The grisly clip was recorded by videographer Adam Ward on Aug. 26, 2015, as he and Parker were fatally shot by a disgruntled former colleague while reporting near Roanoke. Broadcast live, the horrifying footage quickly went viral, viewed millions of times on Facebook, YouTube and other sites. Six years later, it still gets tens of thousands of views, despite the efforts by Parker’s father to eliminate the clips from the Internet.
Now, Andy Parker has transformed the clip of the killings into a nonfungible token, or NFT, in a complex and potentially futile bid to claim ownership over the videos, a tactic to use copyright to force the hand of Big Tech. “This is the Hail Mary,” Parker said, an “act of desperation.”
While Facebook and YouTube say they have taken down thousands of clips of the killings, dozens have remained on the platforms. Through the years, Parker has a range of strategies for erasing the stragglers, enlisting a fleet of allies to search flag the videos and filing with federal regulators. Last month, he launched a congressional campaign focused partly on holding social media companies accountable for the harmful spread of content on their sites.
Under current law, the platforms are largely shielded from liability for the content of posts by their users. But the platforms may still be subject to copyright claims if they don’t remove infringing content, and experts say a lawsuit alleging that the video is copyrighted material could offer Parker a more effective path to getting it taken down.
“For victims of horrific images being distributed on the Internet generally, unfortunately and inappropriately copyright does end up being an effective tool,” said Adam Massey, a partner at CA Goldberg, a New York law firm that has advised Parker.
Families of shooting victims have often relied on copyright law to get results. Lenny Pozner, whose son was killed in the Sandy Hook Elementary School shooting in 2012, has filed hundreds of copyright claims to get pictures of his son taken down from websites spreading conspiracy theories about the deadly shooting. Copyright, Pozner has said, is a more effective tool than relying on the platforms’ policies against hoaxes, for instance, which can often be opaque and unevenly enforced.
Copyright also has been a useful tool for victims of nonconsensual pornography, where the mere threat of legal action can be more effective than petitioning platforms, Massey said. “In the early days, there were folks, mostly women, who were having to register their copyrights of their nudes with the government to try and get them taken off websites,” he said. “Part of the logic is that, if you have the copyright, you can more effectively advocate with the platforms for their removal.”
Parker does not own the copyright to the footage of his daughter’s death that aired on CBS affiliate WDBJ in 2015. But in December, he created an NFT of the video on Rarible, a marketplace that deals in cryptocurrency, in an attempt to claim copyright ownership of the clip. That, he hopes, will give him legal standing to sue the social media companies to remove the videos from circulation.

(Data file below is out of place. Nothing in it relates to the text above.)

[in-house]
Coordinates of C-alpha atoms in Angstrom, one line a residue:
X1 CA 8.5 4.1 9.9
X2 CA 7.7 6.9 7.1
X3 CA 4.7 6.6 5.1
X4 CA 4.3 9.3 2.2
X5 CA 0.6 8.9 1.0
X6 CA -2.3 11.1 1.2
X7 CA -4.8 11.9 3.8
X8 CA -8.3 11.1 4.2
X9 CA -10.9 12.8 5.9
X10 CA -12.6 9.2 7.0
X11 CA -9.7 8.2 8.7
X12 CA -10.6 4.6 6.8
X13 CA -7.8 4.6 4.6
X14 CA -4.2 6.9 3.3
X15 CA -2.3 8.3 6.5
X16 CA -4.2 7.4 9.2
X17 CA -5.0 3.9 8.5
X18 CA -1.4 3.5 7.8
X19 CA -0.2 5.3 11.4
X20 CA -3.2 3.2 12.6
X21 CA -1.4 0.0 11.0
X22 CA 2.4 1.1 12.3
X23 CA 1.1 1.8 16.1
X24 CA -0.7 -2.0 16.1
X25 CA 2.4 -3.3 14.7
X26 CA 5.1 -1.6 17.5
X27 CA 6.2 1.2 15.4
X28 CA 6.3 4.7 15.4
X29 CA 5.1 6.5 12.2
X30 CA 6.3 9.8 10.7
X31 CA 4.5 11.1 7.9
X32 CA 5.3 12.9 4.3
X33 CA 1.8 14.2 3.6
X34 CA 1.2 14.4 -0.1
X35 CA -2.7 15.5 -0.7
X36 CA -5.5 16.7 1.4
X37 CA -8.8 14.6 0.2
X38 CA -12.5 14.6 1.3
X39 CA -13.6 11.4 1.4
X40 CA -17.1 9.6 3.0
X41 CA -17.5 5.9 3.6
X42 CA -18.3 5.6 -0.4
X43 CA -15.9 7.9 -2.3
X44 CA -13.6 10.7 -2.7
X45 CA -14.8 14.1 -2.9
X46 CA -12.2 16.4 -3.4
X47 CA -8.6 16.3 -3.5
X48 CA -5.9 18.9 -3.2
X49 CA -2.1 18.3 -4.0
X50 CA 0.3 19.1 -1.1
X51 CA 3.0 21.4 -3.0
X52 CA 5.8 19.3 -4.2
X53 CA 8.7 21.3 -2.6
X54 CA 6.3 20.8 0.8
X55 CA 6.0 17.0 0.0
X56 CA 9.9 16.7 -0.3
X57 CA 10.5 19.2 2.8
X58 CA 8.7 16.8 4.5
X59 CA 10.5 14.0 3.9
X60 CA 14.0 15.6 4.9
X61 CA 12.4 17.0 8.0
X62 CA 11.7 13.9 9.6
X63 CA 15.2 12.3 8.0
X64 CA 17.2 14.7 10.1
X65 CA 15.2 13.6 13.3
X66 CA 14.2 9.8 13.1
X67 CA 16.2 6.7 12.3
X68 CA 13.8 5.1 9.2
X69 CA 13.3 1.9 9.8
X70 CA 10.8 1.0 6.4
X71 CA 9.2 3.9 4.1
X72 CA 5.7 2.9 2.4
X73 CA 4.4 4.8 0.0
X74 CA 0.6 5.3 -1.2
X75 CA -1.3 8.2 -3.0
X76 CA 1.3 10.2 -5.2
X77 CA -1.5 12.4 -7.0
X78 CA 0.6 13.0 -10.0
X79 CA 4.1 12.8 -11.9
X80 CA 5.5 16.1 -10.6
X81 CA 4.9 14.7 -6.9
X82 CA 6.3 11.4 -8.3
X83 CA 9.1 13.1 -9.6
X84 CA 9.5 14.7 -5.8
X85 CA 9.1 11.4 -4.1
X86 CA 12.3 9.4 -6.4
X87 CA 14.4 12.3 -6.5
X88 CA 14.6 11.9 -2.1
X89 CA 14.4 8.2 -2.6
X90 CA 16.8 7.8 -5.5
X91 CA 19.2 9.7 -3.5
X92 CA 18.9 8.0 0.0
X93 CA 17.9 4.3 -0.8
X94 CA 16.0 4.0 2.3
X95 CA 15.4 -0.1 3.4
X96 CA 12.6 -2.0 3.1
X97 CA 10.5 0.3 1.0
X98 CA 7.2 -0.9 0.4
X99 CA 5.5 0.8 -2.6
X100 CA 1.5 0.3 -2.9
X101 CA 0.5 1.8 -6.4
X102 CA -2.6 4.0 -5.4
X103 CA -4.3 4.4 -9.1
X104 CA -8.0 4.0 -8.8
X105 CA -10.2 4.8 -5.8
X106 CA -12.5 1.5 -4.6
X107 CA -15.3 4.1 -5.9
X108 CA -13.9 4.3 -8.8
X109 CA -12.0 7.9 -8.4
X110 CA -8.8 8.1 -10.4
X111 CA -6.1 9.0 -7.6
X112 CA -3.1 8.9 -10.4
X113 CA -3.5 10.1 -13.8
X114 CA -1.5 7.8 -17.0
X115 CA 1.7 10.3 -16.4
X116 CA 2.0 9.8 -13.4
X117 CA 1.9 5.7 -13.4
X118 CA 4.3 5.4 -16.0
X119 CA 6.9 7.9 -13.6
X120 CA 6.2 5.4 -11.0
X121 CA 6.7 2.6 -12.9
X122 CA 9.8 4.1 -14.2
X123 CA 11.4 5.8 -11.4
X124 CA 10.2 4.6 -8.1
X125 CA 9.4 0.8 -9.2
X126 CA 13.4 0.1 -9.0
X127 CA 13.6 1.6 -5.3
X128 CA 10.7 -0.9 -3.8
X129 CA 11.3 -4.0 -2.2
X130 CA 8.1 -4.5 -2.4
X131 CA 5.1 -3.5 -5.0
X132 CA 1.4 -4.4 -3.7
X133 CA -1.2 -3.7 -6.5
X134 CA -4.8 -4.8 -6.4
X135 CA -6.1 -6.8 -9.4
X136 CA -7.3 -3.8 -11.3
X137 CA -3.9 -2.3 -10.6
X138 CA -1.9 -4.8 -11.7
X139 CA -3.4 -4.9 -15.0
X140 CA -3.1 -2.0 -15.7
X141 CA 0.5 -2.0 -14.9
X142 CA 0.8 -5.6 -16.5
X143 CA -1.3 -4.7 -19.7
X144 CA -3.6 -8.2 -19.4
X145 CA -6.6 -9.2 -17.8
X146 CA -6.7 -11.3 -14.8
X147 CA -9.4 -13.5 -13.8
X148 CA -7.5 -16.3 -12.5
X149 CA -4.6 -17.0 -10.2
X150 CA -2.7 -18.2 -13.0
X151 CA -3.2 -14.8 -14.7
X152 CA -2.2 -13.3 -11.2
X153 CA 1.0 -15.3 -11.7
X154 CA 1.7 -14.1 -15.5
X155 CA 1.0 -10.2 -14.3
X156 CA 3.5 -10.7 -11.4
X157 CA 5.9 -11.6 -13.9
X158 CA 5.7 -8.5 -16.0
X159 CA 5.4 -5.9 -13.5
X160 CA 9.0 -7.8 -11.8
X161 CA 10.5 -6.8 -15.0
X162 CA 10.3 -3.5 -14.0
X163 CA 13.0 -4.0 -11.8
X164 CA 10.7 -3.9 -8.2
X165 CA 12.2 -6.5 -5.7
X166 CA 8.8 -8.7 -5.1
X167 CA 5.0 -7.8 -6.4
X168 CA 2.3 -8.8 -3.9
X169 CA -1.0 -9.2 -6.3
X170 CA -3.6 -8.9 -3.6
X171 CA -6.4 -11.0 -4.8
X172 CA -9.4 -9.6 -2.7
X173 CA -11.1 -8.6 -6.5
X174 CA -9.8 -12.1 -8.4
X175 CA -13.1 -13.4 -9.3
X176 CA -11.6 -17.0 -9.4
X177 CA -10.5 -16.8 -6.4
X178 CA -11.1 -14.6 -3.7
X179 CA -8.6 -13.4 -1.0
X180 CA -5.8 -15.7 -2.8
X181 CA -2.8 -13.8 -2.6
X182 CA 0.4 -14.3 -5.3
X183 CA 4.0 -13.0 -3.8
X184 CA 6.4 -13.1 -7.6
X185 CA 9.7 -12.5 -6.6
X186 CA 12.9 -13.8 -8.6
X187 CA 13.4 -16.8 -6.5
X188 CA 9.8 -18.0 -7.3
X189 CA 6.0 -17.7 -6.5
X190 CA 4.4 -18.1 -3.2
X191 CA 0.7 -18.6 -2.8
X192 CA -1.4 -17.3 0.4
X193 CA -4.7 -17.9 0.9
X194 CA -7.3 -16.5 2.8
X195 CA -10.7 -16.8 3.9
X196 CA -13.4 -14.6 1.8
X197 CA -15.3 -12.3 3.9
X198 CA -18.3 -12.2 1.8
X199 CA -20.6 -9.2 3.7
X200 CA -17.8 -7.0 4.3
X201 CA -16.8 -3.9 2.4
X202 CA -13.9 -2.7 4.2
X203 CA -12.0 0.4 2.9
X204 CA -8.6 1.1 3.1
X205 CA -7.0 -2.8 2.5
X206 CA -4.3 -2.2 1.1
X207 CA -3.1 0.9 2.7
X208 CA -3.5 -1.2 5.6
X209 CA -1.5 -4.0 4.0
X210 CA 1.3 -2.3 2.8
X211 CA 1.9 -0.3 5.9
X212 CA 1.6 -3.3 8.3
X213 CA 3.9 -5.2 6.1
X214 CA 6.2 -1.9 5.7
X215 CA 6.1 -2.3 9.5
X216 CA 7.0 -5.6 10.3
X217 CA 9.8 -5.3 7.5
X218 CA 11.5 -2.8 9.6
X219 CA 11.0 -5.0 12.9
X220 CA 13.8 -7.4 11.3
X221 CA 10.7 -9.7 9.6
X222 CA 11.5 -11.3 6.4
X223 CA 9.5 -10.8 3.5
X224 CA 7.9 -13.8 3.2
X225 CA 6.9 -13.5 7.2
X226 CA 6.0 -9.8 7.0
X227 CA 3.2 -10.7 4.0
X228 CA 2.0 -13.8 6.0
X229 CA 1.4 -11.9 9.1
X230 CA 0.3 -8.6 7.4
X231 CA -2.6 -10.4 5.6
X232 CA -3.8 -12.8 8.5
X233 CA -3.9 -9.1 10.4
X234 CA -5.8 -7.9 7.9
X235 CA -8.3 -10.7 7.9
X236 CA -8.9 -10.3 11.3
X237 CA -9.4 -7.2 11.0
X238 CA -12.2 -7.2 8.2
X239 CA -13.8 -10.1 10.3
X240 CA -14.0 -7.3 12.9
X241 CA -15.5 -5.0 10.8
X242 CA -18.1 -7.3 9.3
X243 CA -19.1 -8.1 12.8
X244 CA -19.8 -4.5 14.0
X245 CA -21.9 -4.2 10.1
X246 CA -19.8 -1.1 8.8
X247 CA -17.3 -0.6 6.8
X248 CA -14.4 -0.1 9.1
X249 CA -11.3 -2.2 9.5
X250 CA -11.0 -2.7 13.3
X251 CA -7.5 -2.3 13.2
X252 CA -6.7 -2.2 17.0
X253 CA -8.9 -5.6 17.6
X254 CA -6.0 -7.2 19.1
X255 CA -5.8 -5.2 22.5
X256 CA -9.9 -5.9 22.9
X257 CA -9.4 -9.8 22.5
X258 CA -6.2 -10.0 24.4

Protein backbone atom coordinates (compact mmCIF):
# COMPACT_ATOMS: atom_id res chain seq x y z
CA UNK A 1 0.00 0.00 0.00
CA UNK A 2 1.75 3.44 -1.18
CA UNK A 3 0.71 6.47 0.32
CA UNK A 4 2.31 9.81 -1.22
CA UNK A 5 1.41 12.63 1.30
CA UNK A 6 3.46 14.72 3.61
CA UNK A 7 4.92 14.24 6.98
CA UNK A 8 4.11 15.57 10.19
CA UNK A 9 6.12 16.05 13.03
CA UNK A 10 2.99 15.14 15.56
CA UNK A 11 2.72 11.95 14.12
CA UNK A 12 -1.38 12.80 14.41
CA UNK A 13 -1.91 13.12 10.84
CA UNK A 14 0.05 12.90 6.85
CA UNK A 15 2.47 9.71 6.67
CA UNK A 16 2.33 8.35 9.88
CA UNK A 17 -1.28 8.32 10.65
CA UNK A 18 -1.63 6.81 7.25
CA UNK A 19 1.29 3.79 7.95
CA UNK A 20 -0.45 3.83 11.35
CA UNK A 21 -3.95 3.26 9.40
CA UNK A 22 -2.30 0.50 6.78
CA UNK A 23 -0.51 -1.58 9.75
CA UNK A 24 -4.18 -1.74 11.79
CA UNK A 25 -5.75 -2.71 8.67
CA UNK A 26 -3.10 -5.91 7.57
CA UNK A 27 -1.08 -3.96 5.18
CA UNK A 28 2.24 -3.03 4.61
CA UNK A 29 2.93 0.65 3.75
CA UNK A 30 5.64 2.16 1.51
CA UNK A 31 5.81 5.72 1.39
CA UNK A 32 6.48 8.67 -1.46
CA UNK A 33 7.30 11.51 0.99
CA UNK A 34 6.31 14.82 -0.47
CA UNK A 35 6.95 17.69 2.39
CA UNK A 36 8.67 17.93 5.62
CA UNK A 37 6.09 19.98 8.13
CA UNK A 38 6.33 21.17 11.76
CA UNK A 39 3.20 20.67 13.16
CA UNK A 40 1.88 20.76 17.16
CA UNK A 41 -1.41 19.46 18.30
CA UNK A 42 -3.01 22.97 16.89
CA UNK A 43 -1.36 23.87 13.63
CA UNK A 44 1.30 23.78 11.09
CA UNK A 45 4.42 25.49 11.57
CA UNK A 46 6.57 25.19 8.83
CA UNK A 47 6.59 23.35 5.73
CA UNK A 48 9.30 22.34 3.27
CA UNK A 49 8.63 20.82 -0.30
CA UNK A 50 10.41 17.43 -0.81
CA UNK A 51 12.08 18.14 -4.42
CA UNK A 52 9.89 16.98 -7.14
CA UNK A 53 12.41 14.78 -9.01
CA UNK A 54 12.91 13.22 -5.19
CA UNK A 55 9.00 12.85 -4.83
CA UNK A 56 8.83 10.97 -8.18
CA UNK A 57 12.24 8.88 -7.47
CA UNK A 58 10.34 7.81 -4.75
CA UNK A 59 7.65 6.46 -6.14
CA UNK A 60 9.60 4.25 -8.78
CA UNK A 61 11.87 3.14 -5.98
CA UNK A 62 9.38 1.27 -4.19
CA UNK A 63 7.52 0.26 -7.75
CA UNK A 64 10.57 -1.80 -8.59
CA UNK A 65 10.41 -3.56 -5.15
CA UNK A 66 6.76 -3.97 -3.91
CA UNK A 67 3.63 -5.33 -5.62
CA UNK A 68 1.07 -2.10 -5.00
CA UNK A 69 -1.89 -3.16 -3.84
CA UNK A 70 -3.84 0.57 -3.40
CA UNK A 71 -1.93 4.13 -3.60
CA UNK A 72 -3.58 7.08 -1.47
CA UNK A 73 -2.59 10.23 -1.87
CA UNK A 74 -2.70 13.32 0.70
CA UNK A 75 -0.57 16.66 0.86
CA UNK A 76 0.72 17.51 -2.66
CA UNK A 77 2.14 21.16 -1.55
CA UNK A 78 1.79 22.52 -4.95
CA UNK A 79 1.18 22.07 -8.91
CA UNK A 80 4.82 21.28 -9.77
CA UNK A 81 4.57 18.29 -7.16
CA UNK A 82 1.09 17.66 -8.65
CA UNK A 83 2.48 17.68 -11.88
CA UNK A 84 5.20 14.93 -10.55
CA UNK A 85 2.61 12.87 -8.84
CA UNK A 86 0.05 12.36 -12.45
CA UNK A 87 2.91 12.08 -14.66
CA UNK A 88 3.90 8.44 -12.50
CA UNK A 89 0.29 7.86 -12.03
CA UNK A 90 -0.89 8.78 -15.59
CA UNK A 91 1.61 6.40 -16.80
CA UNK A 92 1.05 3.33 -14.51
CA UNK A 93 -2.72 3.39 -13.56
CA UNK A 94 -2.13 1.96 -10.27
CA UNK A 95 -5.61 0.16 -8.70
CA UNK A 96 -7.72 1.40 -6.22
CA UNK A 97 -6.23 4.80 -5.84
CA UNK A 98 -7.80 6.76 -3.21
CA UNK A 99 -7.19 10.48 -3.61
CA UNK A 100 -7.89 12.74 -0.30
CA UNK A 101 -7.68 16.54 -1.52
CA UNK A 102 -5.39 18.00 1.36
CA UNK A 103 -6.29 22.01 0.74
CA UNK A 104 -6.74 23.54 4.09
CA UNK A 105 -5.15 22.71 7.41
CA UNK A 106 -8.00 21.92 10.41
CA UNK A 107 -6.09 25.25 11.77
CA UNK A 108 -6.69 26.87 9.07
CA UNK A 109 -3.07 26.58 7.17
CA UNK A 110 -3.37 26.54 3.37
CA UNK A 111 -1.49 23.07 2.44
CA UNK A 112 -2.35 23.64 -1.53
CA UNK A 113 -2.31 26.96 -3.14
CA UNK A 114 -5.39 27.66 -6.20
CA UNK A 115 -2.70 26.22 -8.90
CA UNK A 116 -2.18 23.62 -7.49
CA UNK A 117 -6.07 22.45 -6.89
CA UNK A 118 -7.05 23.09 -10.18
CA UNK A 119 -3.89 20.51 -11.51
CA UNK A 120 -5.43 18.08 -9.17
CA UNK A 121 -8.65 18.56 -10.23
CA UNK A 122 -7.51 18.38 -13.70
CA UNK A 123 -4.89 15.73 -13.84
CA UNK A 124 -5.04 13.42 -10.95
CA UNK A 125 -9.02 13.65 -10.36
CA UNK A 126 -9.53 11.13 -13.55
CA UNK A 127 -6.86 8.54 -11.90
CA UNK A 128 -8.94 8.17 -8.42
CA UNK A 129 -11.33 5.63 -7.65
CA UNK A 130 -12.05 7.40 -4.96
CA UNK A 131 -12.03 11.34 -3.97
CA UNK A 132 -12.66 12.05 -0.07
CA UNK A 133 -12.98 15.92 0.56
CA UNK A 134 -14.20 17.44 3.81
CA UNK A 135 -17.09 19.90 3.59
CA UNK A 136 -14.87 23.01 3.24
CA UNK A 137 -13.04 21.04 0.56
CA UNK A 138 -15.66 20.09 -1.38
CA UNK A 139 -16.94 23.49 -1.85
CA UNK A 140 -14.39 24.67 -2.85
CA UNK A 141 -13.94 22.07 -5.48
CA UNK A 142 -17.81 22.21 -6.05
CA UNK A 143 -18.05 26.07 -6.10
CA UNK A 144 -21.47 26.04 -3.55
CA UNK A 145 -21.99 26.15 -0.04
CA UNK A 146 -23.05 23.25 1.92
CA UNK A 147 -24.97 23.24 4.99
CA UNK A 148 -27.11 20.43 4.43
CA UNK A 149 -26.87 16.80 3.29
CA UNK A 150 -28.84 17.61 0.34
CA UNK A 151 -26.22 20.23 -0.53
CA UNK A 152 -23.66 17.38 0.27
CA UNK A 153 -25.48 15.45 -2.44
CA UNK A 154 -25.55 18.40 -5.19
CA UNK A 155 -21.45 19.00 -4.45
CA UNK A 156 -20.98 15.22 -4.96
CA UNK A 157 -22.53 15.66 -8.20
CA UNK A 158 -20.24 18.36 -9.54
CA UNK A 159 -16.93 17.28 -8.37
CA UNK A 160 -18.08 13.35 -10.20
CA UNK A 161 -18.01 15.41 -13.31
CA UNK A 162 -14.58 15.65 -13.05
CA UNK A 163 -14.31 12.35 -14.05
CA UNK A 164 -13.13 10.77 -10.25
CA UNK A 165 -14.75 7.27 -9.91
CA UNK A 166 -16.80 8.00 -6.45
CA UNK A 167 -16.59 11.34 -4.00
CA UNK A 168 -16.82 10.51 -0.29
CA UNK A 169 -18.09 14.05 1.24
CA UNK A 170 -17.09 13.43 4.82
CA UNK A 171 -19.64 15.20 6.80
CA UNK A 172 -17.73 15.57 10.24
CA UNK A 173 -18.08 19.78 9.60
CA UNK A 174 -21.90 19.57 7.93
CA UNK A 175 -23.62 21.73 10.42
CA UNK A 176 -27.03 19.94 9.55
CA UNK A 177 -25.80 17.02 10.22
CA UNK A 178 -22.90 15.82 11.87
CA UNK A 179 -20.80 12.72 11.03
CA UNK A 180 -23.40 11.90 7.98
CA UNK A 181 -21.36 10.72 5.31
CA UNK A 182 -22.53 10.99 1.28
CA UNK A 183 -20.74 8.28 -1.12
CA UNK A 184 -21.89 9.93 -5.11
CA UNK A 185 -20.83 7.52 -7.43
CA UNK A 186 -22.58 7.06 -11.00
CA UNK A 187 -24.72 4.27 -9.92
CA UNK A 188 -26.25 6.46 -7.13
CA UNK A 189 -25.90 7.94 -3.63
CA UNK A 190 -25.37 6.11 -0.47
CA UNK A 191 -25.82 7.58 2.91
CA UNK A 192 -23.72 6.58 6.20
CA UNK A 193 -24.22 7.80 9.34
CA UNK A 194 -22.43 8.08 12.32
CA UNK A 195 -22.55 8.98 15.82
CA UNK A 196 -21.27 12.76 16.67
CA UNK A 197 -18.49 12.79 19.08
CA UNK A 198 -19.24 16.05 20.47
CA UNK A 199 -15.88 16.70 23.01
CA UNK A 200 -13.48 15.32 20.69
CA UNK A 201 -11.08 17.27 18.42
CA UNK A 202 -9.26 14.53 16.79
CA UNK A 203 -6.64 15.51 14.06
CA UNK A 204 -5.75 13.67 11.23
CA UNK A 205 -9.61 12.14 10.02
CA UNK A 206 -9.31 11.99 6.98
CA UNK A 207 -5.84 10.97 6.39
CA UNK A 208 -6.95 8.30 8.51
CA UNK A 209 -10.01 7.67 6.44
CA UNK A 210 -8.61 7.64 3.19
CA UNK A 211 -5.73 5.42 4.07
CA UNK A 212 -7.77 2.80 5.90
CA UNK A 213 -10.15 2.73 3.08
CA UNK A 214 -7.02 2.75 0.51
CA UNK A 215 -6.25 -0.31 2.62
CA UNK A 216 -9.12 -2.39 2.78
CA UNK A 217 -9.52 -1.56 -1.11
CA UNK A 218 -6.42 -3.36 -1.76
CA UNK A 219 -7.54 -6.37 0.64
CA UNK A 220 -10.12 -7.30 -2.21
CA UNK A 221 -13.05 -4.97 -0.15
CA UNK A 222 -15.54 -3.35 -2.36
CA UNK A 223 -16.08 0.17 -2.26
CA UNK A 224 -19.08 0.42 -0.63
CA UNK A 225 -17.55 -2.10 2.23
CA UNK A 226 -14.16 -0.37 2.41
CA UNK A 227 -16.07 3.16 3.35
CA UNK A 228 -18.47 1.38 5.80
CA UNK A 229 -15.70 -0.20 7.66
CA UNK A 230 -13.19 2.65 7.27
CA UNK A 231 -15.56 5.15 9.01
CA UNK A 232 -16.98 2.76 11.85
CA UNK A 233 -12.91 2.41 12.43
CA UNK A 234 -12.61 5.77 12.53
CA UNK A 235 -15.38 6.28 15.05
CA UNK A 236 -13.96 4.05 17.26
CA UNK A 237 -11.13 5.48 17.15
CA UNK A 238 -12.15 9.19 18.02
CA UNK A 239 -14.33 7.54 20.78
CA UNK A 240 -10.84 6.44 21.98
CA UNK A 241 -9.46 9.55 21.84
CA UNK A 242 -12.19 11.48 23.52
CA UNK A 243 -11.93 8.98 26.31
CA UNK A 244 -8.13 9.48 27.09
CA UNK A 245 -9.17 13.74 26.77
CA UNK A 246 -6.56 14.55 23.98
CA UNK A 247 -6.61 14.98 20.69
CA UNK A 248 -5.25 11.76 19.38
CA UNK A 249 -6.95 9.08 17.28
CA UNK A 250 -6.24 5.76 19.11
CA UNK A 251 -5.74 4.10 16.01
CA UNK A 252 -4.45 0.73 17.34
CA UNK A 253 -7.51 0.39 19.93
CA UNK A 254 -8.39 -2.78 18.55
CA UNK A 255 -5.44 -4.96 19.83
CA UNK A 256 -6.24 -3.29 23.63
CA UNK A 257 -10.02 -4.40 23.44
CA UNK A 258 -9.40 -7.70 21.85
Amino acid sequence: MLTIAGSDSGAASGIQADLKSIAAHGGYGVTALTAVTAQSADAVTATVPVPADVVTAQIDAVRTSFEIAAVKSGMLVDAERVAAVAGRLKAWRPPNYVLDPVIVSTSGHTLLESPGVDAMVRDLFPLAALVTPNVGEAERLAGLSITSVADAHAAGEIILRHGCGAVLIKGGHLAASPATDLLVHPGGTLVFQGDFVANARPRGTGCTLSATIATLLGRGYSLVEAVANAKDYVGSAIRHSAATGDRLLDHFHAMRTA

NFTs are unique pieces of digital content logged as assets using blockchain, the same technology that powers cryptocurrency. Over the past year, NFTs have exploded in popularity as people have rushed to buy, sell and trade NFT collectibles created from fine art, crude memes and even an animated version of a hat worn by Melania Trump.
Under existing laws, copyright holders are exclusively able to reproduce, adapt or display their original work, unless they grant another party permission to do so. Intellectual property lawyers said the concepts should hold true for NFTs.
But the rush to transform the vast swath of content circulating freely online into NFTs has unearthed ownership disputes. The blockchain records a permanent history of every transaction on a decentralized server, theoretically making it easy to track the ownership. Amid the buying blitz are situations like Parker’s, where an NFT holder has created a duplicate certified version of a piece of content, leaving two purported owners of the same media.
Experts say the case law on NFT ownership is still in the early stages of development and has already prompted a number of copyright disputes. In one instance, a 12-year-old coder sold an NFT collection he created of pixelated whale images called “Weird Whales” for over $300,000. But according to Fortune magazine, users accused the project of copying a separate image the coder does not appear to own to create his NFT. The boy’s father told BBC News he is “100 percent certain” his son has not broken copyright law and has asked lawyers to “audit” the project.
WDBJ parent company Gray Television owns the copyright to the original footage of the shooting and has declined to hand it over. Kevin Latek, chief legal officer for Gray Television, contends that the footage does not depict Alison Parker’s killing since the “video does not show the assailant or the shootings during the horrific incident.”
In a statement, Latek said that the company has “repeatedly offered to provide Mr. Parker with the additional copyright license” to call on social media companies to remove the WDBJ footage “if it is being used inappropriately.”